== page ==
Check out this letter from Captain Ed Bates, president of the Allied Pilots Association (APA), which represents 11,000 American Airlines pilots:
In response to increased threats to civil aviation around the world, the Transportation Security Administration (TSA) has implemented the use of Advanced Imaging Technology (AIT) body scanners at some airport locations.
While I’m sure that each of us recognizes that the threats to our lives are real, the practice of airport security screening of airline pilots has spun out of control and does nothing to improve national security. It’s long past time that policymakers take the steps necessary to exempt commercial pilots from airport security screening and grant designated pilot access to SIDA utilizing either Crew Pass or biometric identification. As I recently wrote to the TSA Administrator:
"Our pilots are highly motivated partners in the effort to protect our nation’s security, with many of us serving as Federal Flight Deck Officers. We are all keenly aware that we may serve as the last line of defense against another terrorist attack on commercial aviation. Rather than being viewed as potential threats, we should be treated commensurate with the authority and responsibility that we are vested with as professional pilots."
It is important to note that there are "backscatter" AIT devices now being deployed that produce ionizing radiation, which could be harmful to your health. Airline pilots in the United States already receive higher doses of radiation in their on-the-job environment than nearly every other category of worker in the United States, including nuclear power plant employees. As I also stated in my recent letter to the Administrator of the TSA:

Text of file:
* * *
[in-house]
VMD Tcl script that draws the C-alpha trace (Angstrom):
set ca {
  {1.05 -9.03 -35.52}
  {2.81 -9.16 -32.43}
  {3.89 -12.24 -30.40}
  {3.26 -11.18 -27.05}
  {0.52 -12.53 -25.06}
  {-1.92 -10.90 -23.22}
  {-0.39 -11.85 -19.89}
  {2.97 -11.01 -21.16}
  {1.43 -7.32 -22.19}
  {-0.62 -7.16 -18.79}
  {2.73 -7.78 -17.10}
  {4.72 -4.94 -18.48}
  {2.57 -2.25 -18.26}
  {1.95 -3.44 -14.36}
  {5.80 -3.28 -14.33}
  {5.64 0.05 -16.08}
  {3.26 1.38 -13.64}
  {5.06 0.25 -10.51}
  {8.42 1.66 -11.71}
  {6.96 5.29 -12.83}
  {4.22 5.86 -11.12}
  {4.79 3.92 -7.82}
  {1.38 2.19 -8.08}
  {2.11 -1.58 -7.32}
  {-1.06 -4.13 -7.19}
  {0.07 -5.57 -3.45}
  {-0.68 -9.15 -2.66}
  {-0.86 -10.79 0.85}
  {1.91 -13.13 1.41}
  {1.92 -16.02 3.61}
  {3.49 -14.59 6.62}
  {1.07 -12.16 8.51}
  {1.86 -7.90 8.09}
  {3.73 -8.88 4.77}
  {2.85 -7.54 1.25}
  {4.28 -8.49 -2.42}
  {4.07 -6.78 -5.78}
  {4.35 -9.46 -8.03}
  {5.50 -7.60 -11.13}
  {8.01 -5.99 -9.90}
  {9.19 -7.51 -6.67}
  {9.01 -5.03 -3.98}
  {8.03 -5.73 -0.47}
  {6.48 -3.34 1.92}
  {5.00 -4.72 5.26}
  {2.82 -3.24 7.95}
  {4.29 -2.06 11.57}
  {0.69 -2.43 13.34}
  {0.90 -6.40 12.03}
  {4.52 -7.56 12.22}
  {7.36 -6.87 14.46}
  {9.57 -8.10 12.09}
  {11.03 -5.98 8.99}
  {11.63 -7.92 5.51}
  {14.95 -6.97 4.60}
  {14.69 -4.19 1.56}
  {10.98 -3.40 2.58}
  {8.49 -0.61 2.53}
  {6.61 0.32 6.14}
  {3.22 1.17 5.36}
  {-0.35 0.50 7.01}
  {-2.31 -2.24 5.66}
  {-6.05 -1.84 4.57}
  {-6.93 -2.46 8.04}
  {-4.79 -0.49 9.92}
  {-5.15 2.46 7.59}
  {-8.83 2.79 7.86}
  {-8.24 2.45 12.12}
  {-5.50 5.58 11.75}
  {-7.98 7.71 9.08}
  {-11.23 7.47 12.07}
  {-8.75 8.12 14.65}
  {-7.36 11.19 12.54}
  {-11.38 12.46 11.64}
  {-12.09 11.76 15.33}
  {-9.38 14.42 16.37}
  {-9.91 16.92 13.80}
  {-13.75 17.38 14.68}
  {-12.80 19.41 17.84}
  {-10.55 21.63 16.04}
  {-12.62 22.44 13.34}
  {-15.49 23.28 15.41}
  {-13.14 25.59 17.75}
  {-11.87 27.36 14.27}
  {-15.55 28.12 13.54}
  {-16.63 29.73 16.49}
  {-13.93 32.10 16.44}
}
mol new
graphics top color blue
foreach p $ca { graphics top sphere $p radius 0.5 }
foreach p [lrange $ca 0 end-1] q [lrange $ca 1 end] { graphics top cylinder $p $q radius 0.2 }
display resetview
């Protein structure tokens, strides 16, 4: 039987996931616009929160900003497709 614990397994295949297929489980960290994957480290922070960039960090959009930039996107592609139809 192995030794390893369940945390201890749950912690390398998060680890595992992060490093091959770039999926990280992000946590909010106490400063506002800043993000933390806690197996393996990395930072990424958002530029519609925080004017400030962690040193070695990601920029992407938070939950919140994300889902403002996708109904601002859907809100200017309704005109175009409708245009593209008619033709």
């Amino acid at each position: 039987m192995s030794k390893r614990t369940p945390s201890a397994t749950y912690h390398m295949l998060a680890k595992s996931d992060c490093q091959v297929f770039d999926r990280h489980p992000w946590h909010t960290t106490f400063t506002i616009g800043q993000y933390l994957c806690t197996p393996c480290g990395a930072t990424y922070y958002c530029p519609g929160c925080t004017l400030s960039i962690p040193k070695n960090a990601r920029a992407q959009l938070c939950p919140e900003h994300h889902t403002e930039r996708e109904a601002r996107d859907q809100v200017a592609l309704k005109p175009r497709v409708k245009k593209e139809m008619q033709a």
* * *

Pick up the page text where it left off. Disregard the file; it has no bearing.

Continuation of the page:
"We are exposed to radiation every day on the job. For example, a typical Atlantic crossing during a solar flare can expose a pilot to radiation equivalent to 100 chest X-rays per hour. Requiring pilots to go through the AIT means additional radiation exposure. I share our pilots’ concerns about this additional radiation exposure and plan to recommend that our pilots refrain from going through the AIT. We already experience significantly higher radiation exposure than most other occupations, and there is mounting evidence of higher-than-average cancer rates as a consequence."
It’s safe to say that most of the APA leadership shares my view that no pilot at American Airlines should subject themselves to the needless privacy invasion and potential health risks caused by the AIT body scanners. I therefore recommend that the pilots of American Airlines consider the following guidelines:
Use designated crew lines if available.
Politely decline AIT exposure and request alternative screening.
There is absolutely no denying that the enhanced pat-down is a demeaning experience. In my view, it is unacceptable to submit to one in public while wearing the uniform of a professional airline pilot. I recommend that all pilots insist that such screening is performed in an out-of-view area to protect their privacy and dignity.
If screening delays your arrival at the cockpit, do not cut corners that jeopardize the safety of the flight. Consummate professionalism and safety are always paramount.
Maintain composure and professionalism at all times and recognize that you are probably being videotaped.
If you feel that you have been treated with less than courtesy, respect and professionalism, please submit an observer report to APA. Please be sure to include the time, date, security checkpoint and name of the TSA employee who performed the screening. Avoid confrontation.